Seventy percent of people who take out consolidated loans end up in bad debt again. Here’s why.
In almost 90% of cases at DebtCare, clients considered debt consolidation as the answer to their bad debt. It seems simple, doesn’t it? If you consolidate all or most of your debt, it’ll make payments easier and you’ll be more organised with your money, right? Wrong! Seventy percent of debt-stressed people who opt to consolidate their debt usually default on payments and find themselves in a worse position than before.
Are you ready for the ugly truth about debt consolidation?
Debt consolidation only addresses the symptom of debt problems. It doesn’t take into account that years of bad financial habits are what need to change in order to get out of debt and remain debt-free. In many ways, consolidation loans are like trying to set a broken bone with a small Band-Aid.
‘My wife and I decided to take out a consolidated loan because we wanted to manage our debt. The single monthly payment made more sense than trying to deal with home loan payments, credit cards, store cards, for instance. The loan left us with a little extra money. Instead of paying off debt, we decided to buy electronics. That quickly spiralled into redoing the bathroom and we kept finding new excuses to spend. We had a false sense of control. To cut a long story short: we ended up facing severe legal ramifications for defaulting on our debt.’ – Anon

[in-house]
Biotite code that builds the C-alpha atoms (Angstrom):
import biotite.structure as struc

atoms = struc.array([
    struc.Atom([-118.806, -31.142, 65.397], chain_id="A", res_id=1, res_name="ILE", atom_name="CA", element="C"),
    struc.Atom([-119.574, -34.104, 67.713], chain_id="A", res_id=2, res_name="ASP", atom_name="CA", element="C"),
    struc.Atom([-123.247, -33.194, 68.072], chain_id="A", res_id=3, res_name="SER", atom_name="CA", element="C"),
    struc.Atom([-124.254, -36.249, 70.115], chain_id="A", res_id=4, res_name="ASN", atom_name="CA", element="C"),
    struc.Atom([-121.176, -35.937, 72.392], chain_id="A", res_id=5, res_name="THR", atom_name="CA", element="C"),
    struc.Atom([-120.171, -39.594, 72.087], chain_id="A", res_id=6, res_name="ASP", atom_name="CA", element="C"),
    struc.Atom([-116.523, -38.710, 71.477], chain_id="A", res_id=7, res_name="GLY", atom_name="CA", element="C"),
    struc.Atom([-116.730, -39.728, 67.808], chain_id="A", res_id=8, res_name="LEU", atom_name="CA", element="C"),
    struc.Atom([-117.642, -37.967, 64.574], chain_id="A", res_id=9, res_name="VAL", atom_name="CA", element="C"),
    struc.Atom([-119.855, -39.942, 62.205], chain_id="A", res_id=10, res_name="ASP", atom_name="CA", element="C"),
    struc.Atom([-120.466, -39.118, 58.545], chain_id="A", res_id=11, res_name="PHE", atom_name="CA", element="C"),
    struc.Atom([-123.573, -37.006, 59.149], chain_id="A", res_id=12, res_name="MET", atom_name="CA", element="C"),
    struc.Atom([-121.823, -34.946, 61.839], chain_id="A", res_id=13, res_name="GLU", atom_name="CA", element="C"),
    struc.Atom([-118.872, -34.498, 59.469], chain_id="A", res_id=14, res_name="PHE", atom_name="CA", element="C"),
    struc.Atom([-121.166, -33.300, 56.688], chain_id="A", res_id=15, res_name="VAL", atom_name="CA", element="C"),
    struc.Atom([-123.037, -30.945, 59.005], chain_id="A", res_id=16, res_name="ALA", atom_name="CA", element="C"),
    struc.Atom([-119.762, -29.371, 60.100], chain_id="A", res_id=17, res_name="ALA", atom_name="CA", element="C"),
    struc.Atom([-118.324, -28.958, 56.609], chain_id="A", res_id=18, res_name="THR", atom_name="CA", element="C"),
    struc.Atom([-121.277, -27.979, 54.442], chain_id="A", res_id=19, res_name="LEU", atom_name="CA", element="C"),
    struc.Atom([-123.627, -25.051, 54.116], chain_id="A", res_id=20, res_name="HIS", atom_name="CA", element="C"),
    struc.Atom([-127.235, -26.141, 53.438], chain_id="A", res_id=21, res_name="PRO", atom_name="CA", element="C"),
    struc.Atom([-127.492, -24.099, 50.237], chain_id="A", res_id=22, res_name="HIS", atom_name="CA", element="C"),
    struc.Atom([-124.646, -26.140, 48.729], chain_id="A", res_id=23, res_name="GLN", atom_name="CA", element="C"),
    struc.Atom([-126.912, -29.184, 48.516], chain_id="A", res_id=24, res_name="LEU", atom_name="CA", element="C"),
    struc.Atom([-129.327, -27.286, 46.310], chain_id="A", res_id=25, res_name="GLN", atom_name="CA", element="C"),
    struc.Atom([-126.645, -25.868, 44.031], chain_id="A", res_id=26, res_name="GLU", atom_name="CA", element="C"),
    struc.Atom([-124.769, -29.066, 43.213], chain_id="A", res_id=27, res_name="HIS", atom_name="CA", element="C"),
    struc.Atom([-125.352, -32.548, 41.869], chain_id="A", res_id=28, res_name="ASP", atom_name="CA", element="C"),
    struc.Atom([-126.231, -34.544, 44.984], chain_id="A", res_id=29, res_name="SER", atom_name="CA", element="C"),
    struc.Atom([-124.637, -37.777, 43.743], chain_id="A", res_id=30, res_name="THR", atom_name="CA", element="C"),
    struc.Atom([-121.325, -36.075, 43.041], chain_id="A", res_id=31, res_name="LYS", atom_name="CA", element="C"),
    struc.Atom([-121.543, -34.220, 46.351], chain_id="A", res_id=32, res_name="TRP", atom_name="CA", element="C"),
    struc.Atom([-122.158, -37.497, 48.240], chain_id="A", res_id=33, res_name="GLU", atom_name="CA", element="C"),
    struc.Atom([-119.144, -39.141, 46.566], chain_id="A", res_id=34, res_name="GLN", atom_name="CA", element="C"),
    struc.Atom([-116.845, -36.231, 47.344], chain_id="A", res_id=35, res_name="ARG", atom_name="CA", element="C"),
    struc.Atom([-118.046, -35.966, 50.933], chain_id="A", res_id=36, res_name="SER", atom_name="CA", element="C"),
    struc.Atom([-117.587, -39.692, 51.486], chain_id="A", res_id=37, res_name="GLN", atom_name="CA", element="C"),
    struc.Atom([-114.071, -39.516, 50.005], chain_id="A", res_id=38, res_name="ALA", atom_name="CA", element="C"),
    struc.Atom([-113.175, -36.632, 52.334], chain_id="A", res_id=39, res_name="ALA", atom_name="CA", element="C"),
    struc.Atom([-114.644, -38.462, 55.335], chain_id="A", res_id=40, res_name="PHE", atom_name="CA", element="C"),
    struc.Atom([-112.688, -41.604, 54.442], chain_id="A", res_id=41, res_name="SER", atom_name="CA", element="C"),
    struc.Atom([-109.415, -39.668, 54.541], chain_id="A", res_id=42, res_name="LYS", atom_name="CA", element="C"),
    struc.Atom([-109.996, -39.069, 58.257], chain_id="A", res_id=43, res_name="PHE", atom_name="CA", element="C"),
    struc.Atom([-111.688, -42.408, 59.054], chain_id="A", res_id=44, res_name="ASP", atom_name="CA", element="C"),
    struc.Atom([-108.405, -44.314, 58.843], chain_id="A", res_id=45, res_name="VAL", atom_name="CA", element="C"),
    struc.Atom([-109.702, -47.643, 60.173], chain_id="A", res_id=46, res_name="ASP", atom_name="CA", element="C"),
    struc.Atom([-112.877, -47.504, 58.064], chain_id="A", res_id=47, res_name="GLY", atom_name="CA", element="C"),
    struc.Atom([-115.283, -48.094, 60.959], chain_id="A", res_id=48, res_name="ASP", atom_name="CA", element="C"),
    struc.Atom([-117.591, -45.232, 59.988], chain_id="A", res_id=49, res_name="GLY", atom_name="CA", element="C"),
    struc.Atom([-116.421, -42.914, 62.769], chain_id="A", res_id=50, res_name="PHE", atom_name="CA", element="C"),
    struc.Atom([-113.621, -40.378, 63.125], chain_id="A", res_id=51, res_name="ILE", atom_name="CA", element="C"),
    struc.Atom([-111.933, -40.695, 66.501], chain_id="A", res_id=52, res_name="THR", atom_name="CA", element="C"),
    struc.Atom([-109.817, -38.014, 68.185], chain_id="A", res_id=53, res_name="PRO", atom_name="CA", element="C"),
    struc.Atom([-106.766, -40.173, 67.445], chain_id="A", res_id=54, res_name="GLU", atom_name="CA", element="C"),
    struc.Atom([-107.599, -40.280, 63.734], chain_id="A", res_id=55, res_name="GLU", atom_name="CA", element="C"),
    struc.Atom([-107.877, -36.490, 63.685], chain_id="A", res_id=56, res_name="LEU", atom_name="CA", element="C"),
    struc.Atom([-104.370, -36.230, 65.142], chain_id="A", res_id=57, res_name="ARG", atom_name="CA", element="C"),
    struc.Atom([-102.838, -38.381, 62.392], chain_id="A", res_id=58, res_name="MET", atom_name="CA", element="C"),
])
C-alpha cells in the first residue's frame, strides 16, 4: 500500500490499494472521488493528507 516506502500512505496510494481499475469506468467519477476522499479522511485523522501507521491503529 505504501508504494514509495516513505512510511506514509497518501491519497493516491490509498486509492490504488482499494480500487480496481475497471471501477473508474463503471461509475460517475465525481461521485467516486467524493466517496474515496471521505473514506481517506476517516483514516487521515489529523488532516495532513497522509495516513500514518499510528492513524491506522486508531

Another popular consolidation method is to refinance your home. The trouble here is that you’re taking unsecured debt and securing it, risking your home. If you’re living on the financial edge, with out-of-control credit card bills, it may be appealing to roll those debts into your home loan and deal with that new fixed payment every month. Just remember – if you fail to pay your credit cards, they’ll go into default; they might go to creditors and you could even be sued for them BUT your house would be unaffected.
‘I refinanced my home to finance a new business venture. When my partner defaulted on payments, I had to file for bankruptcy. The bank repossessed absolutely everything I had. My home, vehicle, electronics, even my son’s car and flat which we had invested in together in better financial times. Getting a phone call from your son saying that there’s someone at his home collecting his car is crushing. Be careful when putting your home on the line for anything.’ – Renata
Debt consolidation vs debt counselling
|Debt counselling||Debt consolidation|
|Interest rate is lower||Interest rate is higher|
|Can’t make more debt during process, only after||Can make more debt|
|Creditors are managed on your behalf||Creditors are free to contact you and make demands|
|Solves the cause of debt by creating new financial habits||Addresses the symptom of debt not the cause|
|No need for surety||May need surety such as a home or car|
|No permanent record if debt review is completed||Permanent record if payments are defaulted|
|Debt relief in five days||Debt relief only after application has been approved|
A qualified debt counsellor can help restructure your debt by:
- Assessing your debt status
- Negotiating with your creditors
- Lowering your interest rate
- Extending the repayment period
- Working out a single repayment amount, which you pay on a monthly basis and which is distributed to your creditors.
By helping clients create a healthier relationship with money, debt counselling has the power to completely rehabilitate debt-stressed consumers. – Cadle Odendaal, Debt Counsellor, Counseling languages: English, Afrikaans NCRDC1362.